49th Running in the 49th State – Trail Reporting: Thursday, March 18th

Thursday, March 18



As we watch the teams cross under the finish sign holding a big red lantern, students commonly ask what it is and why they have it. One thing we always end up talking about is the fact that not everyone who races gets an award for finishing – in other words, there are no participation trophies in the Iditarod. So why does the person who finishes last win a special prize?


Here is a quick overview of how I explain it to my students:

The Red Lantern is a very meaningful award that is given to the last place finisher each year. Yes, a special award for finishing last. But the way you interpret this is important. It is awarded to the musher who FINISHES last. This race is unlike any other. It is a lifelong dream for some and an adventure of a lifetime for everyone else. It is both a physical and mental challenge. It is for that reason that the Red Lantern Award has come to symbolize grit and determination. In the Iditarod world, it is synonymous with perseverance.

A genuine, original red lantern glows in the finish chute at Nome with the burl arch finish line in the background during the 2010 Iditarod. Photo by Jeff Schultz/ SchultzPhoto.com (C) 2018 ALL RIGHTS RESERVED

Close-up of Red Lantern Award Iditarod. Photo by Jeff Schultz/ SchultzPhoto.com (C) 2018 ALL RIGHTS RESERVED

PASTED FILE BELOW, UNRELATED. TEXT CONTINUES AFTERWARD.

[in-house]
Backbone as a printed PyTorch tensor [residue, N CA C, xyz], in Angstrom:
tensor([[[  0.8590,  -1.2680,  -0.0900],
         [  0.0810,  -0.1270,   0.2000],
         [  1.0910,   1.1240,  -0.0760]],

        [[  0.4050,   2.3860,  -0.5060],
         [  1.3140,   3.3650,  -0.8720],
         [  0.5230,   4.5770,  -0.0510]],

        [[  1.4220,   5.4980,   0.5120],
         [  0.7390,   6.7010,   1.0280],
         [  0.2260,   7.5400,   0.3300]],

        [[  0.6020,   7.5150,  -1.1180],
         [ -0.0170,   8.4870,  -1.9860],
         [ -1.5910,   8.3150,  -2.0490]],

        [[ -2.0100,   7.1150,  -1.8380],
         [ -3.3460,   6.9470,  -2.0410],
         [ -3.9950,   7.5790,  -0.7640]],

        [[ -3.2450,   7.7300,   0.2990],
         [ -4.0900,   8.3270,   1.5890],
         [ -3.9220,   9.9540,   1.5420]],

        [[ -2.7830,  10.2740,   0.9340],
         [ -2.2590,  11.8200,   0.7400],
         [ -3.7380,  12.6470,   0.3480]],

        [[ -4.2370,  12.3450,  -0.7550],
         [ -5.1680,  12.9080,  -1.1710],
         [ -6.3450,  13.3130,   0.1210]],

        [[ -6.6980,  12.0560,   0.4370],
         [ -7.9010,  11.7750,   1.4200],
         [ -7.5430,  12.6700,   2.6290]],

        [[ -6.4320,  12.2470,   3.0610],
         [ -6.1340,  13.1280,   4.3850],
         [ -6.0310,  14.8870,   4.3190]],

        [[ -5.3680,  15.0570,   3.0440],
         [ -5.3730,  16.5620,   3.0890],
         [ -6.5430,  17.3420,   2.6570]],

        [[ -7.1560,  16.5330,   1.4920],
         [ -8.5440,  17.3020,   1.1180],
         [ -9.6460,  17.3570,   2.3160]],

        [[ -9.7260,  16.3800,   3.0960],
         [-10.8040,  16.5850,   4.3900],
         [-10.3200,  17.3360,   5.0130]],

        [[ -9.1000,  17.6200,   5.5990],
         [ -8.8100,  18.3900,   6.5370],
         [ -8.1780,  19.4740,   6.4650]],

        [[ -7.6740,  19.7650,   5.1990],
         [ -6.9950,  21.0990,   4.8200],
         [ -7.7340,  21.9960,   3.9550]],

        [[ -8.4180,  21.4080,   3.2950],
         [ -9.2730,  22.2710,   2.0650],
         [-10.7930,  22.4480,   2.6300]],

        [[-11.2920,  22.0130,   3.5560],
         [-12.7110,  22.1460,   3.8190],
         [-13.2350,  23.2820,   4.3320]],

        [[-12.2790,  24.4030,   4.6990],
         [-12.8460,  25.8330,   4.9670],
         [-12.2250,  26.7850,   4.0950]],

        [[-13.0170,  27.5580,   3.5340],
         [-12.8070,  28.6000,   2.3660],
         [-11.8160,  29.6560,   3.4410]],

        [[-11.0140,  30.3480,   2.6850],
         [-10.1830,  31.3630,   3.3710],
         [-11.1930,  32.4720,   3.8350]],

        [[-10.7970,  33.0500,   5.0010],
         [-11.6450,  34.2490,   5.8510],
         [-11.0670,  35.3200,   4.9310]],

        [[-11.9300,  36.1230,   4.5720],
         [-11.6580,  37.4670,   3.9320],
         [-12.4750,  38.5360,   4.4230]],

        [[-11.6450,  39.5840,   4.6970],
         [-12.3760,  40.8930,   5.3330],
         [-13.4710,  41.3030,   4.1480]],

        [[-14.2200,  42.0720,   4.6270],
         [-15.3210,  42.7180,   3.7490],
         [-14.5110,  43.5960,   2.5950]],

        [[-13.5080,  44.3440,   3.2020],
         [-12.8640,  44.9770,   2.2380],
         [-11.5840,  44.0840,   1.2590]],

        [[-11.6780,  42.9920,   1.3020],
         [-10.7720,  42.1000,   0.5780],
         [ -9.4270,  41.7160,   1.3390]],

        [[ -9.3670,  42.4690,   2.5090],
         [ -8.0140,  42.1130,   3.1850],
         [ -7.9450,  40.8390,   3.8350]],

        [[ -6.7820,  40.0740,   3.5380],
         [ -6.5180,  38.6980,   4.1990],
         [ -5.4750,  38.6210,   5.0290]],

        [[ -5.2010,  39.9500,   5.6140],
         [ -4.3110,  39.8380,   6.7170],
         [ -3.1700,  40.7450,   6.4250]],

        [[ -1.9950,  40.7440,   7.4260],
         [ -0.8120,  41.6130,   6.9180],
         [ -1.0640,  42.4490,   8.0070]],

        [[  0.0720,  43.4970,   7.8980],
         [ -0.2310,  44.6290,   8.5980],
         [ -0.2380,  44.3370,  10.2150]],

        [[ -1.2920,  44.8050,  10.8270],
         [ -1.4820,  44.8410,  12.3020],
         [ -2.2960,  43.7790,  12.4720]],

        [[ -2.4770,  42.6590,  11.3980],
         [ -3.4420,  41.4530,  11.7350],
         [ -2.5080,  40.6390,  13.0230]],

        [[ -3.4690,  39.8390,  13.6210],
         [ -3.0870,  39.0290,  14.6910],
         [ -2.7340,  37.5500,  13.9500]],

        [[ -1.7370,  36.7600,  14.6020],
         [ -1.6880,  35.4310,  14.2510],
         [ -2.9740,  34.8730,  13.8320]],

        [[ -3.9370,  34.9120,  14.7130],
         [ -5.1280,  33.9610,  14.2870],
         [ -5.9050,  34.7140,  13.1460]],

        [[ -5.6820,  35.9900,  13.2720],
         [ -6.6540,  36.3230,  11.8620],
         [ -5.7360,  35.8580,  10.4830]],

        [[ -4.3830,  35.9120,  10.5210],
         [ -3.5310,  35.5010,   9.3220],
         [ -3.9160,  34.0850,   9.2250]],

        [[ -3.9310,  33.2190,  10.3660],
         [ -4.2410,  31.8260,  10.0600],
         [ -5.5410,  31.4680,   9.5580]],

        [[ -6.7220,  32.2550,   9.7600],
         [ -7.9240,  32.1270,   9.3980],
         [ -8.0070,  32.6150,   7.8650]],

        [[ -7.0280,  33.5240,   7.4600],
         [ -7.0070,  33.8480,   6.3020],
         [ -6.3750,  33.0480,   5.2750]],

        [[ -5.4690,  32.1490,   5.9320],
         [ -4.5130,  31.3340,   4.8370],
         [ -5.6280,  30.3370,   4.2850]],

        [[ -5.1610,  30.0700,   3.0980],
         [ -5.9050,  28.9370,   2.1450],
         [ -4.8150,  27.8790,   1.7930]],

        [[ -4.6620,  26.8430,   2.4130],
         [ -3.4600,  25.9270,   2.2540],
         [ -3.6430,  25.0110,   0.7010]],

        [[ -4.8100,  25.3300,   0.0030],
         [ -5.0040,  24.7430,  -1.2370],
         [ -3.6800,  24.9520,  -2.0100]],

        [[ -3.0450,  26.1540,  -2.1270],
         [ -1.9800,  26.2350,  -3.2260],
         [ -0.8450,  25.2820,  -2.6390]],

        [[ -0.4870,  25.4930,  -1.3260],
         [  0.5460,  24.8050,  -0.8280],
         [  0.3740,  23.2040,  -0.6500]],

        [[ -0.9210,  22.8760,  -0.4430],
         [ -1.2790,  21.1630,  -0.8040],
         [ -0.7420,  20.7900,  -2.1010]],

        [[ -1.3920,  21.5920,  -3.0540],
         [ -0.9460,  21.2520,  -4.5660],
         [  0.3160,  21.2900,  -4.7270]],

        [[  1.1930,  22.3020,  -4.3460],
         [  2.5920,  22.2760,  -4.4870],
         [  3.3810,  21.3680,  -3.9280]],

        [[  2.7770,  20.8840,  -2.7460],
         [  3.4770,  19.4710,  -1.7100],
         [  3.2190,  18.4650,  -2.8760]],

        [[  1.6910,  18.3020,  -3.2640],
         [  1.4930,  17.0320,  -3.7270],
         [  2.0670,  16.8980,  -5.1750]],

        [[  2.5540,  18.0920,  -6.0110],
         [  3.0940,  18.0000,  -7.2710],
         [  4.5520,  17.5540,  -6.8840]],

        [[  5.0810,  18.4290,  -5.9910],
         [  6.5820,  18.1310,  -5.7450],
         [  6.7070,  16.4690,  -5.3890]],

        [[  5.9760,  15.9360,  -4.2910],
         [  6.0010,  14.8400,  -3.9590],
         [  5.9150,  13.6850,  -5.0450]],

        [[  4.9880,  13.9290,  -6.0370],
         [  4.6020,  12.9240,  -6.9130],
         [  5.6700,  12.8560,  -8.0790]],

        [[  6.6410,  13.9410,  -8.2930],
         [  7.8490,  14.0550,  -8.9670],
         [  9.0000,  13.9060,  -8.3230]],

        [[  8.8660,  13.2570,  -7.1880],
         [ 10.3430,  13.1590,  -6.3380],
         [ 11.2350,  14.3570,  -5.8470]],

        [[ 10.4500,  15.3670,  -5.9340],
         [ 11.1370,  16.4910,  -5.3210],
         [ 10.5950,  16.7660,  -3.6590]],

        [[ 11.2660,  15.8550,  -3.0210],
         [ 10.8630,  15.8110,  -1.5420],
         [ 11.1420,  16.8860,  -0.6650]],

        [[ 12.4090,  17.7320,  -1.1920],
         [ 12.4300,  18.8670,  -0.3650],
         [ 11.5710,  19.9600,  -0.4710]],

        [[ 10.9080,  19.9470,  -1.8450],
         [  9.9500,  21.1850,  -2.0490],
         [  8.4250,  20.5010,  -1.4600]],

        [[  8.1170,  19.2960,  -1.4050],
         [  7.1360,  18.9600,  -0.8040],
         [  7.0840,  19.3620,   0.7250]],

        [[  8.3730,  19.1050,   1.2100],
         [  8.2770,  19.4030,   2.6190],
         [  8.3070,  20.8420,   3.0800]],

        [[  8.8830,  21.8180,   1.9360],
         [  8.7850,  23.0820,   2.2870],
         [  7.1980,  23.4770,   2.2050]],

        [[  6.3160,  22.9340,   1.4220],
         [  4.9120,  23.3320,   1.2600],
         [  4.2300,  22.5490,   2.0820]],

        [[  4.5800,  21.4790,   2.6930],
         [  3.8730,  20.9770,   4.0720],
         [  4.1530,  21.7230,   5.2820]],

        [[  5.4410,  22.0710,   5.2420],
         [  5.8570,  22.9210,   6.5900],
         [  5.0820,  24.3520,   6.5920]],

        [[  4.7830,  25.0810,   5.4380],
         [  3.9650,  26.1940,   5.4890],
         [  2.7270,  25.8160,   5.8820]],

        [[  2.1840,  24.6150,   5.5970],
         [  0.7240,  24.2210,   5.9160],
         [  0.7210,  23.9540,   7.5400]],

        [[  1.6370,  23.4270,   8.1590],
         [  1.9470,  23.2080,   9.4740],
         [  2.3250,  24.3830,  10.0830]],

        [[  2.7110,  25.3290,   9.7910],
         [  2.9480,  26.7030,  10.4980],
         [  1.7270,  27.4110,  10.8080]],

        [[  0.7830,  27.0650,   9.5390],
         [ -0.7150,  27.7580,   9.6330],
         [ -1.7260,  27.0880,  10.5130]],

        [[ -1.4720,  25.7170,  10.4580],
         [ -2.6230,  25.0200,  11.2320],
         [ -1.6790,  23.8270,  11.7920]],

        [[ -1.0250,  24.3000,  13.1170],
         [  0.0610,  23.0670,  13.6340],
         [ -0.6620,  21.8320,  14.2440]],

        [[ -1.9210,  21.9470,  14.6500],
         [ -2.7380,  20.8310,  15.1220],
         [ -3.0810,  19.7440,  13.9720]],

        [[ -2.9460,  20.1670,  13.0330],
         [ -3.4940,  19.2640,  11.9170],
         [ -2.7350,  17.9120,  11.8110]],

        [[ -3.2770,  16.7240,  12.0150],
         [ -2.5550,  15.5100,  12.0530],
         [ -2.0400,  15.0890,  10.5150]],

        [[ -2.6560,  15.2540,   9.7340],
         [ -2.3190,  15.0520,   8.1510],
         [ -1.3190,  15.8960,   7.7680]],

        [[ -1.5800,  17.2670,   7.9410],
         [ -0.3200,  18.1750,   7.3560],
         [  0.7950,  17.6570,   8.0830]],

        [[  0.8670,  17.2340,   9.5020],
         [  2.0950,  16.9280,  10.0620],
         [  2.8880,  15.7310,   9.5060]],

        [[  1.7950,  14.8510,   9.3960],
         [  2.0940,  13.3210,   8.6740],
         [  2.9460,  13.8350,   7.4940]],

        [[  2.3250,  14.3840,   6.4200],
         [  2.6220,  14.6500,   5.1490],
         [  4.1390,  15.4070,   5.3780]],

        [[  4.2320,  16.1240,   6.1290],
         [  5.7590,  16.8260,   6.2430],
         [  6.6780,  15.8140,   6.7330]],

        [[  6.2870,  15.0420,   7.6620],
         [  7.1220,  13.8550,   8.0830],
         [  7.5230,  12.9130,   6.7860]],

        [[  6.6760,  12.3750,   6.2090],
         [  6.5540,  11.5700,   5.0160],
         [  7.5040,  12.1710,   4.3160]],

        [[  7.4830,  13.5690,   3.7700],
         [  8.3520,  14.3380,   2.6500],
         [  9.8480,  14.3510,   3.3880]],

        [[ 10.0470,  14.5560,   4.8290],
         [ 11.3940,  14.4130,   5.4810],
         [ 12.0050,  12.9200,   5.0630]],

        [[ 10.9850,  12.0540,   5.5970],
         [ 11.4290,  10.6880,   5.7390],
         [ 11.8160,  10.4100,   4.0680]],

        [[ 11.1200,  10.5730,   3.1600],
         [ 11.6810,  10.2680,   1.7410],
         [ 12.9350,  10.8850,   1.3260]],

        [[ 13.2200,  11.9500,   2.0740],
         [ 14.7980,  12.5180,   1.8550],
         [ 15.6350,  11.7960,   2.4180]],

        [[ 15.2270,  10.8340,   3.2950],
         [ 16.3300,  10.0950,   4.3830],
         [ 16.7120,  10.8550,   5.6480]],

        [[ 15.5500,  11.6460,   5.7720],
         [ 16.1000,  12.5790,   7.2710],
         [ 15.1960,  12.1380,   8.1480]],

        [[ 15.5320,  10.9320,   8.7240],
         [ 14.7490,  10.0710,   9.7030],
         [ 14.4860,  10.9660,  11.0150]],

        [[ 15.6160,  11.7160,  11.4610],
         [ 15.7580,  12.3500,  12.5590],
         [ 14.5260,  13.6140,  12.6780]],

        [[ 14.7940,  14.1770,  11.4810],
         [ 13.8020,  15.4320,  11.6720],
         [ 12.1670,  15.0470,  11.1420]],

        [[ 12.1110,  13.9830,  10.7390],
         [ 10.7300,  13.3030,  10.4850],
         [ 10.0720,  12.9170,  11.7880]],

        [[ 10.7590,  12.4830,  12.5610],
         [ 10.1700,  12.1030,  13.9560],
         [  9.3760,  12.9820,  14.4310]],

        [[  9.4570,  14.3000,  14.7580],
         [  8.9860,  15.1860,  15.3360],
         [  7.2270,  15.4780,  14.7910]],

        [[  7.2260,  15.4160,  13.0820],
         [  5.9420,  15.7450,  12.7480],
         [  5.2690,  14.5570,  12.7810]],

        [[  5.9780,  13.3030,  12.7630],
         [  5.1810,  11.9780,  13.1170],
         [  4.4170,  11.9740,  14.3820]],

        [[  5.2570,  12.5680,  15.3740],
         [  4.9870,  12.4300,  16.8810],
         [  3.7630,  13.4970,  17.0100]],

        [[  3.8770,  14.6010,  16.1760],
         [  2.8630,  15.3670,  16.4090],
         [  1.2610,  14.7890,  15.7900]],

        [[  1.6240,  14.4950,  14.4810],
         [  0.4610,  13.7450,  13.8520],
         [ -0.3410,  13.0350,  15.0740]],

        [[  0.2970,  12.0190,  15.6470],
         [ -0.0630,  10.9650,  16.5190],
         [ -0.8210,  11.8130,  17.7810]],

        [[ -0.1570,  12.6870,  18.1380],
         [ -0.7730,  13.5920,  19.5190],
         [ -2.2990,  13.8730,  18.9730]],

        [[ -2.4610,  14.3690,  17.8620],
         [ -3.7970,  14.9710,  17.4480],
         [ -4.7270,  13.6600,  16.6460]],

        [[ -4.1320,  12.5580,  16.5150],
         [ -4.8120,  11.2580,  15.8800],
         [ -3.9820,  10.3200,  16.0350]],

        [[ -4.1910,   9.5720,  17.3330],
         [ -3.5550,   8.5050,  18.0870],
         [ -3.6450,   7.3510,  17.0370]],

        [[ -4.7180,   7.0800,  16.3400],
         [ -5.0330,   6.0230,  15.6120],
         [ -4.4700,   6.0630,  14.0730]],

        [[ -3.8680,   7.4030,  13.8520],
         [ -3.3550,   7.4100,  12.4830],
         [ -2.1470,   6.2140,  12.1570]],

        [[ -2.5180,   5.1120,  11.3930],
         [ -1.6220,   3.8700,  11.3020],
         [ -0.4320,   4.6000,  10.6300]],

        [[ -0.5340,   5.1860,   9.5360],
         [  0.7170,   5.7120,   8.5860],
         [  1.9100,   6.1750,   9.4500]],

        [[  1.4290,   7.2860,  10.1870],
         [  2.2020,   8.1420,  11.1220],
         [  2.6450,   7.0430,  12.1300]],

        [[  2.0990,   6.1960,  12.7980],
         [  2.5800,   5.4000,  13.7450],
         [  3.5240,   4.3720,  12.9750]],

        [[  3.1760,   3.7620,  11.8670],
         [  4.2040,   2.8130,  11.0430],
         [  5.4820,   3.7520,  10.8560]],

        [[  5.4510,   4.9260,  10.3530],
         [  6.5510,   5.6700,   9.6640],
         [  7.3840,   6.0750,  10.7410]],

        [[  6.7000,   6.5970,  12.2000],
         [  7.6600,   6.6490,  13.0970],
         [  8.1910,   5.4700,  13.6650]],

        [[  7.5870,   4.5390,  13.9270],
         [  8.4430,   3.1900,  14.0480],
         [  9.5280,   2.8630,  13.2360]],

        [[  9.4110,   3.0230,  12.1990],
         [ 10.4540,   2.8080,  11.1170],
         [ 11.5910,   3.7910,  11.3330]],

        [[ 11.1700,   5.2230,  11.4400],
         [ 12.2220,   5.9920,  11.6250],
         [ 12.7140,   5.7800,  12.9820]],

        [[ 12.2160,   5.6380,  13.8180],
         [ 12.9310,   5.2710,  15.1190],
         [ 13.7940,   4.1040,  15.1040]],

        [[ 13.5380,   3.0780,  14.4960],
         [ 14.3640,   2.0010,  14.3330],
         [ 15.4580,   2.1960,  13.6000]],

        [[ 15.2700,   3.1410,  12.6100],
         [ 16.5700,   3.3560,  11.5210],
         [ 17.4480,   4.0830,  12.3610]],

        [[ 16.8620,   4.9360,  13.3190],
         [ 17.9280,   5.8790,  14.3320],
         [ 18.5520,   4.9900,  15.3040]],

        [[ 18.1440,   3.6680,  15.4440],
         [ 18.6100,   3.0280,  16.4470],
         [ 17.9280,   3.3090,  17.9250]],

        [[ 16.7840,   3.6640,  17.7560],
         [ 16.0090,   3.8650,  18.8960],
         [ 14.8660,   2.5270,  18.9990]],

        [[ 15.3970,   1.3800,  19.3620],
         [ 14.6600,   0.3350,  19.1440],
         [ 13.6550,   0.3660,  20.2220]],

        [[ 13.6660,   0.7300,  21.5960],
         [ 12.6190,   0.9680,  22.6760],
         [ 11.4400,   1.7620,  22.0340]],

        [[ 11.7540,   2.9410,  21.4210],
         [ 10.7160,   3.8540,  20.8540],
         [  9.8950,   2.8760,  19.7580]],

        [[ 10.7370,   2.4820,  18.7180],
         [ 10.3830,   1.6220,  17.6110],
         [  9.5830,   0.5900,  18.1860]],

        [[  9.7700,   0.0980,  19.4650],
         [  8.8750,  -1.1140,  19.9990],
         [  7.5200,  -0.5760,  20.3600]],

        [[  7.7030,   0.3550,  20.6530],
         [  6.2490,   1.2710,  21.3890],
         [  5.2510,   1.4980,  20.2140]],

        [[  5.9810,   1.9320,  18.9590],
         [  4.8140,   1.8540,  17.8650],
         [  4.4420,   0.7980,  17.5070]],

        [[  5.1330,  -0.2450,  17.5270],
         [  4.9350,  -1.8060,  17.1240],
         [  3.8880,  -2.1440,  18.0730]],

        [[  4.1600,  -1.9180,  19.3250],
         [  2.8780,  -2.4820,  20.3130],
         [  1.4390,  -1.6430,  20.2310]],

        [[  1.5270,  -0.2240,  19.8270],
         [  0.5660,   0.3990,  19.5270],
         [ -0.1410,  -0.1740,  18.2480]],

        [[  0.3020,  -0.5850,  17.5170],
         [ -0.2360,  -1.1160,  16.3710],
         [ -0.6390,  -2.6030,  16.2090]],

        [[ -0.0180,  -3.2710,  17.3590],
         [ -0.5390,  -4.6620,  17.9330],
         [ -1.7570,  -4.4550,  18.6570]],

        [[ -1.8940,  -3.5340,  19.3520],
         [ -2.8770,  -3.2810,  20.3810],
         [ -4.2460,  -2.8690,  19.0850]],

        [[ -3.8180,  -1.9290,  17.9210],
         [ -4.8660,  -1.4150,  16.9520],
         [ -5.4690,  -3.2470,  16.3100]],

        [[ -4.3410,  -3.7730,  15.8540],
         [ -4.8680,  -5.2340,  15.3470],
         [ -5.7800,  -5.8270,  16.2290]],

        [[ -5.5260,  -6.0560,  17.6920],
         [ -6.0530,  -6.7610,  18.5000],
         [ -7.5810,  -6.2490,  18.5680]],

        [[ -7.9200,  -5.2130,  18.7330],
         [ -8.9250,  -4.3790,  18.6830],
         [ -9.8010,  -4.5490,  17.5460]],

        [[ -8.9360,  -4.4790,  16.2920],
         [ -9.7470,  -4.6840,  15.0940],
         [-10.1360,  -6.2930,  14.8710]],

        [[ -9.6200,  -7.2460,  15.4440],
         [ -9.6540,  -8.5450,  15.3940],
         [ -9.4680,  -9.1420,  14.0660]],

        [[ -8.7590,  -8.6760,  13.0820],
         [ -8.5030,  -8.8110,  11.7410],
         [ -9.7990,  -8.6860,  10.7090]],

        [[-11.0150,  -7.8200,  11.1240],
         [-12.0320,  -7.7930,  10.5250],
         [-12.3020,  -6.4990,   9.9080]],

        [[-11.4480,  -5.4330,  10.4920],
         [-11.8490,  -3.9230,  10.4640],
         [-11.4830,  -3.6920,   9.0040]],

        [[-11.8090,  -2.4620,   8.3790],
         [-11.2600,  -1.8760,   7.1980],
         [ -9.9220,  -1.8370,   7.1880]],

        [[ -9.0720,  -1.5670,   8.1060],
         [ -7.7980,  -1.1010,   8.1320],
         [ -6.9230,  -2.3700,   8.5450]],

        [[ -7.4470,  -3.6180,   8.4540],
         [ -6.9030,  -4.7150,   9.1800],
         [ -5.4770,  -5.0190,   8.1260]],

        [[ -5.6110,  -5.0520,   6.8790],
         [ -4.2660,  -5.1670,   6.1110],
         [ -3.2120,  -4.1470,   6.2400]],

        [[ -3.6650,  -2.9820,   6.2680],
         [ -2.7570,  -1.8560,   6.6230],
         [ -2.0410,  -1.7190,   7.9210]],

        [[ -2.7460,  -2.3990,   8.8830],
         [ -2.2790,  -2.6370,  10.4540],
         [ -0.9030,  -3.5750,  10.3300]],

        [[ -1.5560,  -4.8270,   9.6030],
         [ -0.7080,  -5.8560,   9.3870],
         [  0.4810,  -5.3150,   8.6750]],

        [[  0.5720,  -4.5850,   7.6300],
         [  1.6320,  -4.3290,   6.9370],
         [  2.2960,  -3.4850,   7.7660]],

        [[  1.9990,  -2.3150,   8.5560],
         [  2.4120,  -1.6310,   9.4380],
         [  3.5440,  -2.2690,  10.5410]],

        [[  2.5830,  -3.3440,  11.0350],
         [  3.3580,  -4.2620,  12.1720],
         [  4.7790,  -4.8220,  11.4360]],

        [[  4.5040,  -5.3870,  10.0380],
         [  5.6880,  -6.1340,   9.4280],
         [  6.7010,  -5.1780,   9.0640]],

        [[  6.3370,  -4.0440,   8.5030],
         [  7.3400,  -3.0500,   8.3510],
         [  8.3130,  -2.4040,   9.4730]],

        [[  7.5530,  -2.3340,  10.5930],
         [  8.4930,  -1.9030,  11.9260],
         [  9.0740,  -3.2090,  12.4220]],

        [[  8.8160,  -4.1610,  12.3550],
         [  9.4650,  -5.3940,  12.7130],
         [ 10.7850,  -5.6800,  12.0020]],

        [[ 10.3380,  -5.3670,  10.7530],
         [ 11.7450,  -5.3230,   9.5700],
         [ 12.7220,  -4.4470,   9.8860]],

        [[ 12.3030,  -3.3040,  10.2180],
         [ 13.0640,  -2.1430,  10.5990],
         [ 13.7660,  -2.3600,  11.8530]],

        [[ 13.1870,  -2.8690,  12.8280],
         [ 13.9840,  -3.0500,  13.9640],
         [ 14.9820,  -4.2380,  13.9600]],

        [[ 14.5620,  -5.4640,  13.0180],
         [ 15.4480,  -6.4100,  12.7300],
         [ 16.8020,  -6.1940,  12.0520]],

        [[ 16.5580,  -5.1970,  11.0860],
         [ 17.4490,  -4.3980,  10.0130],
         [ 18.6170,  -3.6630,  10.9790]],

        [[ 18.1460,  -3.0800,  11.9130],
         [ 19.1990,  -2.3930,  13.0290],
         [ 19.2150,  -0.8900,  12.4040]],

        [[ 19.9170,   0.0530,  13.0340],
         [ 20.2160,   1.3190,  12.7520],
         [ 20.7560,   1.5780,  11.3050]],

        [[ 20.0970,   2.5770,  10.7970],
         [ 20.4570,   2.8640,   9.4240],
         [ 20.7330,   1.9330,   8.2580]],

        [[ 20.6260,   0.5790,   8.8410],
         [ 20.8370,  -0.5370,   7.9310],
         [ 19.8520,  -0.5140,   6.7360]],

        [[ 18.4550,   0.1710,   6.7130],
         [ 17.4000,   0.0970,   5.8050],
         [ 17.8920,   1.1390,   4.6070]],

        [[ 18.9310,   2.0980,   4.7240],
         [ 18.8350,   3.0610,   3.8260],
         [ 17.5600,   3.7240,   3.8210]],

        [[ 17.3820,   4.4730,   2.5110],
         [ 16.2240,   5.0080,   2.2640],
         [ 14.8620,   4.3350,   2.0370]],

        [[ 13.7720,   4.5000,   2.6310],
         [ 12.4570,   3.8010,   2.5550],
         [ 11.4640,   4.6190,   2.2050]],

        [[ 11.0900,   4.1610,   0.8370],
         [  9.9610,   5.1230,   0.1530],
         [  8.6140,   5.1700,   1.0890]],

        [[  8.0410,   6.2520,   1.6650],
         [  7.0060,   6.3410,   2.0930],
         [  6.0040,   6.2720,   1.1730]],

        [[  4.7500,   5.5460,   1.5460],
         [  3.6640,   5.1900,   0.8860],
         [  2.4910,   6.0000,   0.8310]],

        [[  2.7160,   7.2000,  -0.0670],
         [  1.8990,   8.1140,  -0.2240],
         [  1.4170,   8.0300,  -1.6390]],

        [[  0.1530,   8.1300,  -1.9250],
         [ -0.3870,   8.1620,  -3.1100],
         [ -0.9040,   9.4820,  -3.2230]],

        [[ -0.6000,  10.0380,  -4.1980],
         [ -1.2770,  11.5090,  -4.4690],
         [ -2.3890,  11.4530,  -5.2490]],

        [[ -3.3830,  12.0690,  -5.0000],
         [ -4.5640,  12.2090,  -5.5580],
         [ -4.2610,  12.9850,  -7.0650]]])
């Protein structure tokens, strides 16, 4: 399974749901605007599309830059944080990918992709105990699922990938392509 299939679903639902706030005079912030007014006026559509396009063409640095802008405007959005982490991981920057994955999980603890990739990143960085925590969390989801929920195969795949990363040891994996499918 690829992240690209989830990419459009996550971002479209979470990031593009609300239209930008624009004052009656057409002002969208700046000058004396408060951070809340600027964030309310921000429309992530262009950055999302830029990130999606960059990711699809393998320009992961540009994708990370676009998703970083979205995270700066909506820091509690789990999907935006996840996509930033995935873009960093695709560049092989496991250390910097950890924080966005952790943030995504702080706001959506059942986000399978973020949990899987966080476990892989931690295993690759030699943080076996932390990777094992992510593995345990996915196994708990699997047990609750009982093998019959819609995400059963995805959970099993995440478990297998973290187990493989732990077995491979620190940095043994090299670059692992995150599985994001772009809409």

This year the Red Lantern Award went to Victoria Hardwick. It’s kind of a coincidence that she finished last after receiving the final bib number in this year’s race. This is actually her second Red Lantern Award. In her only other Iditarod adventure in 2019, Victoria also took home the award then. In another coincidence, she actually won her second by only 2 seconds, finishing just behind Dakota Schlosser. That means that this year, she tied Cindy Abbott as the only 2 mushers to receive the award twice. Most likely not what she intended, but still an honor of distinction for finishing both of her attempts at the race. 

Victoria Hardwick Red Lantern Photo Credit: Krystin Bogan

Congratulations to all of the finishers in this year’s Iditarod. This year’s trail posed a lot of new challenges, but was certainly a year to remember. My hat goes off to everyone involved with the Iditarod organization who ensured that the race still took place despite a global pandemic. 


I’m already watching the countdown clock until next year. 2022, the 50th anniversary of the Last Great Race. Can’t wait…

Cindy Abbott receives the Red Lantern for perseverance. Photo Credit: Terrie Hanke


Teachers: Use the Red Lantern Award in your own classrooms! During the race, I hand out a Red Lantern to a student that portrayed the same characteristics with their schoolwork, as the mushers do in the race; determination, grit and perseverance. They keep it on their desk for the entire day until I pick a new recipient the following day. It builds classroom chemistry (as the class cheers for the daily winner), and increases the work ethic of the group as a whole. It’s one of my favorite things to incorporate in my classroom during race season.